Interview with Jane Darbyshire, Founder of Penh Lane || Jewelry Making Social Enterprise in Cambodia
I was super excited to have the opportunity to speak with Jane Darbyshire, founder of fair trade company, Pehn Lane. It’s an understatement to say that I was inspired by her passion for educating victims of gender-based violence and helping disabled people. Read my interview with Jane below.
Lauren Dinkens: How did you get started with your business?
Jane Darbyshire: Well, long story short, I traveled to Cambodia in 2006 with Oxfam (on the Oxfam challenge) and just fell in love with Cambodia, really. At the time, I was making jewelry and selling it in Australia, just as a hobby. I was asked to volunteer and teach some jewelry making classes to young women that were transitioning out of the sex trade. From this I realized that the girls that I was working with were really, really talented. So, [I and] another volunteer, who became my business partner decided to make a sustainable business out of it. We thought, "why not make a fair trade business with jewelry?" There were a lot of social businesses in the fashion, textiles and hospitality industries at the time. We thought that our skills were jewelry making, and that's how it got started.
Lauren: What made you choose Cambodia as opposed to other countries that are highly affected by sex trafficking?
Jane: I guess the proximity was one thing. Being based in Australia, Southeast Asia is pretty close, and the connections are strong. Also, the [relatively] recent history of Cambodia was quite devastating, and it really affected me when I visited. There was so much I didn't know about the country that I felt really impacted the young people of today in Cambodia. Also, I guess, [it was] the people, they were just so willing to try anything and make the most of every situation. They're welcoming. I was lucky; I decided to travel there first and loved it.
Lauren: What would you say is the most difficult thing about doing business abroad?
Jane: I'd say the most difficult [things are] language barriers and cultural expectations. Just being aware of that the way I might work in Australia is not necessarily the way someone in Cambodia will work. The language is obviously another difficulty. Some of my staff speak a tiny bit of English, and I speak even less Khmer. I rely on a lot of body language and showing demonstrations. When I am not in Cambodia, the internet really assists. Twenty to thirty years ago it would have been much more difficult to run a business based in Australia and trade with Cambodian artisans and producers.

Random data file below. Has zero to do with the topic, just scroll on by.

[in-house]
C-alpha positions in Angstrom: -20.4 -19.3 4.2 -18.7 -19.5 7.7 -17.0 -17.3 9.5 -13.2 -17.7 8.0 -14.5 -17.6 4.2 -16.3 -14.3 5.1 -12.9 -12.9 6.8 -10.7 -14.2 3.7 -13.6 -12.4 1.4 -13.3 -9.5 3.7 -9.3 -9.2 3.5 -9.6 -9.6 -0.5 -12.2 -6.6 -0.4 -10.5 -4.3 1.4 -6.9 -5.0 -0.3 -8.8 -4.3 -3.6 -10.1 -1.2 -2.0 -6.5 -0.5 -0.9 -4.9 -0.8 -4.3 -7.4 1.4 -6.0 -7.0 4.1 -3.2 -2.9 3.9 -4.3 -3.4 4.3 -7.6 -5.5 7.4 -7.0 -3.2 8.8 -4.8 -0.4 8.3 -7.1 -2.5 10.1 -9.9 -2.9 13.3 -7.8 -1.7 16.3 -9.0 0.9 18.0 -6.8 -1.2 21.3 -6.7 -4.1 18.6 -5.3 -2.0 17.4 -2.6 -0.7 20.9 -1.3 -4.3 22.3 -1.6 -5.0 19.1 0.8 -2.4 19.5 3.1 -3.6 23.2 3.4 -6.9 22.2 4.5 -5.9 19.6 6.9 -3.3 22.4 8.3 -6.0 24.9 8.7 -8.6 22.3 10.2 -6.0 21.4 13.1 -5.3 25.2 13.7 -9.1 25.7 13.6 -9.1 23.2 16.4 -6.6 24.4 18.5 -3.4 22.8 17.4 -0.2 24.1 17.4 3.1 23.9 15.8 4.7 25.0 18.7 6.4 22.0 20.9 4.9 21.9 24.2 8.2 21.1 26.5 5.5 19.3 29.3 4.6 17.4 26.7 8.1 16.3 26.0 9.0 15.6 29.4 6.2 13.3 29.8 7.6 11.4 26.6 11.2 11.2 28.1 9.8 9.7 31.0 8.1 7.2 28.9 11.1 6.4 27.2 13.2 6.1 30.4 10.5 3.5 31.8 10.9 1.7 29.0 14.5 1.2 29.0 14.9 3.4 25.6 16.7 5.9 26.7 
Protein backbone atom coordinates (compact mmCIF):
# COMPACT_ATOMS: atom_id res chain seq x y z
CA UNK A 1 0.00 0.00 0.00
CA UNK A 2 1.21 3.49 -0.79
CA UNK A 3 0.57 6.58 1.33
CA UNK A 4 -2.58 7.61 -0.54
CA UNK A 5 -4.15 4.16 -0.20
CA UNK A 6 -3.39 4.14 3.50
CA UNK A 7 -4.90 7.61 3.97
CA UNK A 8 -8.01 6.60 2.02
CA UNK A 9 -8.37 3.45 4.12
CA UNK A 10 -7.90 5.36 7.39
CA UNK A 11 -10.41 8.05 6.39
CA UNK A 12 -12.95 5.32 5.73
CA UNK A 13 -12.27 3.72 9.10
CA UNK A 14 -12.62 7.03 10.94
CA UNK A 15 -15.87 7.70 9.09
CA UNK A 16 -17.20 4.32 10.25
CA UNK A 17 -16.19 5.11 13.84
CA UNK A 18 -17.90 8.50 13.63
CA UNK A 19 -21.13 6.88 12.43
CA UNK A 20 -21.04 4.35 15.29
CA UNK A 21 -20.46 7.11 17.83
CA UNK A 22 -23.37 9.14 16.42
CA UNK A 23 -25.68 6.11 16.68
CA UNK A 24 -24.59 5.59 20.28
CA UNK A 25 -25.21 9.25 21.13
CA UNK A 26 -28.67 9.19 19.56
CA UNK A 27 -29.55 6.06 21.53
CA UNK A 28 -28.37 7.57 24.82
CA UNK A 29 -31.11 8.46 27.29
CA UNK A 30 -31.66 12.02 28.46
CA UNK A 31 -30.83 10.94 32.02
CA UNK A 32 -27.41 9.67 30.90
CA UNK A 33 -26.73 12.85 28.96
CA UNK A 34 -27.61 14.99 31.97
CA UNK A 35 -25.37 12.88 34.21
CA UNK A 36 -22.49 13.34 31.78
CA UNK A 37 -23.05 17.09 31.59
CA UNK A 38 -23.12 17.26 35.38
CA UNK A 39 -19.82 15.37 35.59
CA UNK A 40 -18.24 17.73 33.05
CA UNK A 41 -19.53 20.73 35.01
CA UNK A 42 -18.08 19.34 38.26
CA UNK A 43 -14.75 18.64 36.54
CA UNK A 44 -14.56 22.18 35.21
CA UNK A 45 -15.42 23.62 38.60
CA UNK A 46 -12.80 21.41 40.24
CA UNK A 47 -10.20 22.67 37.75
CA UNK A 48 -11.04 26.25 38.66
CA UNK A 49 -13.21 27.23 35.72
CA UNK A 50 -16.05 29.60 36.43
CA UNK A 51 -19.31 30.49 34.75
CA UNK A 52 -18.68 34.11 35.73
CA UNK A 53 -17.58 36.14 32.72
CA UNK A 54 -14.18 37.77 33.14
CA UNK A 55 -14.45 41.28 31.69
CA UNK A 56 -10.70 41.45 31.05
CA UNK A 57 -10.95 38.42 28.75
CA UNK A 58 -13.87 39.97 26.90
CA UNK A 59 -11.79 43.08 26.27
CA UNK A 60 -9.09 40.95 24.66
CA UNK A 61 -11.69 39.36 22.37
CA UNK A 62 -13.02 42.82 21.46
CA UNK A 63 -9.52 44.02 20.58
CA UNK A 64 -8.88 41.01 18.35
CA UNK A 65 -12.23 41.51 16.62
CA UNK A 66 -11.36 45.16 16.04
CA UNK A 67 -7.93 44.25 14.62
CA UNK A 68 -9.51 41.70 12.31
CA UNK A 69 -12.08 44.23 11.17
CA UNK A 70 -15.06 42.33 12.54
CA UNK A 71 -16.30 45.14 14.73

Lauren: Would you say that your passion for jewelry making and teaching jewelry making is really what pushed you to teach jewelry in order to bring awareness to and fund different causes?
Jane: I think my passion for women's rights and equality is more of the driving force. It just happened that the skill I had to offer was jewelry making. The driving force behind why we continue the business is to empower women to have careers and work in jobs that they enjoy and support them. If I had other skills, I would have maybe taught those instead.
Lauren: Your company focuses a lot on training programs, and creating employment opportunities for local people. What made you realize the importance of those factors?
Jane: We've based that on the basic fair trade principles, but also on what we would expect from a job. I expect professional development in my own job (I have a full-time job as well). I expect to be able to learn new skills and grow. So, we want to provide that for our own staff. We also want to be able to give them opportunities so that if they decide to move out of Phnom Penh or if they decide to go back to their provincial homes, that they have options to either start their own business (because they've got skills to run it) or join another business. We don't want to "tie them down" but give them all the skills and qualifications so that they can make their own choices.